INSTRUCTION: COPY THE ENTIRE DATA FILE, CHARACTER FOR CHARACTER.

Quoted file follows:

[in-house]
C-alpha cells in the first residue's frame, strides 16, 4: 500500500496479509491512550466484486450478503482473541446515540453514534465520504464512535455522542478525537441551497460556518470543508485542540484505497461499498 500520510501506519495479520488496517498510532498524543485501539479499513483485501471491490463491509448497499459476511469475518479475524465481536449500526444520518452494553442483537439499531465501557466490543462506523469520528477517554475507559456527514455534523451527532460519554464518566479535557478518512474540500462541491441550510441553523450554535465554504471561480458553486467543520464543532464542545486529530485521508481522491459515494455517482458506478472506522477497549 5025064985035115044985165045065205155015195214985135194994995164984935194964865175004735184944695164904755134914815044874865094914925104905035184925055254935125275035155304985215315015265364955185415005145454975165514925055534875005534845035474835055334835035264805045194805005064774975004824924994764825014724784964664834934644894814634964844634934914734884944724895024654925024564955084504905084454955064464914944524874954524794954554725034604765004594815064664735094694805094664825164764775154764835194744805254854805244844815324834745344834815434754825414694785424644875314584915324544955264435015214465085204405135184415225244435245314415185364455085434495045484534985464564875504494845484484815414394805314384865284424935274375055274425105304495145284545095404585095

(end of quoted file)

[in-house]
C-alpha cells in the first residue's frame, strides 16, 4: 500500500496479509491512550466484486450478503482473541446515540453514534465520504464512535455522542478525537441551497460556518470543508485542540484505497461499498 500520510501506519495479520488496517498510532498524543485501539479499513483485501471491490463491509448497499459476511469475518479475524465481536449500526444520518452494553442483537439499531465501557466490543462506523469520528477517554475507559456527514455534523451527532460519554464518566479535557478518512474540500462541491441550510441553523450554535465554504471561480458553486467543520464543532464542545486529530485521508481522491459515494455517482458506478472506522477497549 5025064985035115044985165045065205155015195214985135194994995164984935194964865175004735184944695164904755134914815044874865094914925104905035184925055254935125275035155304985215315015265364955185415005145454975165514925055534875005534845035474835055334835035264805045194805005064774975004824924994764825014724784964664834934644894814634964844634934914734884944724895024654925024564955084504905084454955064464914944524874954524794954554725034604765004594815064664735094694805094664825164764775154764835194744805254854805244844815324834745344834815434754825414694785424644875314584915324544955264435015214465085204405135184415225244435245314415185364455085434495045484534985464564875504494845484484815414394805314384865284424935274375055274425105304495145284545095404585095